But sometimes you can feel like a fairground boxer going rounds upon rounds with total strangers trying their hardest to knock you over. If you start taking calls at 9:00 in the am and your first call is bad, one of those calls where nothing you said was right, where there was nothing you could do and you were screamed at (which happened a lot) it was very difficult to pull yourself together in time for the very next call with the next perfectly nice customer.

    That first call might play on your mind for the rest of the day impacting on all the service you’re offering, your mind forever thinking back and trying to decide if there was something you could have done to make the situation better, even if, much of the time, there wasn’t because the thing had escalated beyond anything you could have done even before you got there.

    Which isn’t necessarily a weakness. It means you care. You want to do your best for the customer. But working in a call centre can be a frustrating business because you can’t solve every problem even if the answer seems perfectly simply because the business isn’t designed that way. Oh the stories I could tell.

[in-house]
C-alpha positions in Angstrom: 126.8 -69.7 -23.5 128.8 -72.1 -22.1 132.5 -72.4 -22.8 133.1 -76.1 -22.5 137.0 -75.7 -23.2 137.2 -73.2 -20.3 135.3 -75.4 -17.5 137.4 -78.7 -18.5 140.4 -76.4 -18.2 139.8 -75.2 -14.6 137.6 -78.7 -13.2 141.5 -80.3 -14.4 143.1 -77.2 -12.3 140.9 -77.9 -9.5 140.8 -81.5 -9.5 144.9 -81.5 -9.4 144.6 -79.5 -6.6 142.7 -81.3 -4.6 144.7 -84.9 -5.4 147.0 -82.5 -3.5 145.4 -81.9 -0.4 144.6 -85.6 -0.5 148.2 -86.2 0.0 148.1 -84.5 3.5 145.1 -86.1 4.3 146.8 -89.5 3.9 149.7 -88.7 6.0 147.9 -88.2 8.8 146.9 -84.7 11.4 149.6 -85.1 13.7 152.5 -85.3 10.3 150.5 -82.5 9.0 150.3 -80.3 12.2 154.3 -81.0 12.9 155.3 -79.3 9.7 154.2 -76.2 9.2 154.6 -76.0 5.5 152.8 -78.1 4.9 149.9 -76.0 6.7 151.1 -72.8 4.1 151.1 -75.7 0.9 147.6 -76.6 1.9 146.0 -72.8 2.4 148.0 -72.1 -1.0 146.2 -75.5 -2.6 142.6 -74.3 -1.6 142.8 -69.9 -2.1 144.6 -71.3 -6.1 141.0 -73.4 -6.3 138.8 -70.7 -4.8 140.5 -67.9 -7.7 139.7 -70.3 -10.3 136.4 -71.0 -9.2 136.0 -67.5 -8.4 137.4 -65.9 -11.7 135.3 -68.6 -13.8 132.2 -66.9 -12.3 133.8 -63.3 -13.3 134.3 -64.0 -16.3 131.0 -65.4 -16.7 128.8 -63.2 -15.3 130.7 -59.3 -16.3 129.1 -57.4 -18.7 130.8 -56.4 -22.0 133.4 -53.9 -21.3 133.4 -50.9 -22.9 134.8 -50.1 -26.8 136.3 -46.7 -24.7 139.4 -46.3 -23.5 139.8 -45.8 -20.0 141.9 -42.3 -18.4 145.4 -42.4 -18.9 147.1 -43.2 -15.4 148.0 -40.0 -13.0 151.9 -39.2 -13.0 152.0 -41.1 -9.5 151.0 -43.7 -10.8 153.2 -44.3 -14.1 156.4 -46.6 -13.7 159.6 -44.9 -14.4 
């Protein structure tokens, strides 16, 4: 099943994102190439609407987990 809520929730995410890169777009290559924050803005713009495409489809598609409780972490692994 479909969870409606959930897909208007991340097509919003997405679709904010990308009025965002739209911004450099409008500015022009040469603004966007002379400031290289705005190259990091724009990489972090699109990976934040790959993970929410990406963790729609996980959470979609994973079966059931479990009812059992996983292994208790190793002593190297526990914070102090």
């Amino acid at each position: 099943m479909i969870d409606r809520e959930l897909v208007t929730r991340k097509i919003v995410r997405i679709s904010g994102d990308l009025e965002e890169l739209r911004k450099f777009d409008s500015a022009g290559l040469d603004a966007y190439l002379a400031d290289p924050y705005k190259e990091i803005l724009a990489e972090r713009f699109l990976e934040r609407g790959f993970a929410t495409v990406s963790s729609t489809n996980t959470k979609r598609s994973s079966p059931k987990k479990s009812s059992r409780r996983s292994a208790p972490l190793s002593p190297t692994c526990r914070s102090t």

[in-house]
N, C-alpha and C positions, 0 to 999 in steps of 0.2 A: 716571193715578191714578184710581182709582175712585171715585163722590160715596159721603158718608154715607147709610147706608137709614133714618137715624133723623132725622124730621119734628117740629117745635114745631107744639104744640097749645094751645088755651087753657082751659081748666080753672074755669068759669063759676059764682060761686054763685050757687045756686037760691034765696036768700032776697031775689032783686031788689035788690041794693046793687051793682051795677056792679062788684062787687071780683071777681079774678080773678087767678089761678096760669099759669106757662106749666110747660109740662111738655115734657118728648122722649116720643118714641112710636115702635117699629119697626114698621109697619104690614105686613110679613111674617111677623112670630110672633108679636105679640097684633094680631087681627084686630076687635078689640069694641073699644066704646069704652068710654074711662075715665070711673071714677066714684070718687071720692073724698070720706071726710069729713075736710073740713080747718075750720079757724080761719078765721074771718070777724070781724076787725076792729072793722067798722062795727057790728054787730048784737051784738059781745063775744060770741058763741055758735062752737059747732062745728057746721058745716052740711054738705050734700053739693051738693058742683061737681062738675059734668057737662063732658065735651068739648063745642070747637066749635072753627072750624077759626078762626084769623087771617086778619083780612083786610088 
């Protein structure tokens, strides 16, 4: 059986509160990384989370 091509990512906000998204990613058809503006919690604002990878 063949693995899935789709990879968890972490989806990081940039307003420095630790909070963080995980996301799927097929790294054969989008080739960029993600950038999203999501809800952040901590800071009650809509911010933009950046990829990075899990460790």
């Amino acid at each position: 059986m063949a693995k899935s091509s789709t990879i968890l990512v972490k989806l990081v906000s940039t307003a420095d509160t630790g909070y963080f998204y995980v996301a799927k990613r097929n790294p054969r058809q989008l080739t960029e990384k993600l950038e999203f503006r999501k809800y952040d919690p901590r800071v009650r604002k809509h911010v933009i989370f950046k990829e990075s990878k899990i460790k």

In addition if an advisor refuses to escalate a call to a manager it’s often because they truly can’t. In some call centres its what the team coach does, it’s how they spend their day. In others they will not take escalations under any circumstances. It’s never consistent either. I worked in three call centres and they all had different procedures. Which was confusing for me.

    All of which said, I too have had to horrible customer service experiences and there are some truly rotten advisors out there and sometimes its not their fault. They’ve either had precious little training before being slung on the phones (which happens a lot if they’ve been brought in from an agency) or they’ve been worn down by a culture in which the caller *expects* that they’ll be rubbish and treat them that way and whatever the culture is like in the office where they’re not being treated like a human being.

    1. Vero

      Thanks for your comment Stuart, and for the insight into what it’s like to work in a call centre. Many of the call centre staff I’ve spoken to have been, like you, people who care and who WANT to be helpful. In fact, they probably make up the majority.

      Your comments back up the fact that it’s not call centre staff, but rather the management and whole “call centre” concept, that must be overhauled. When people like you want to be helpful but don’t have the resources to do it (either time, access to information or a way to keep in touch with the customer at a later time), it’s down to management to review the process.

      Callers become frustrated because they have to wait, are faced with helpless staff and are unable to resolve their issues in one phone call. Meanwhile staff are frustrated by their powerlessness. All in all, it’s a bad scene!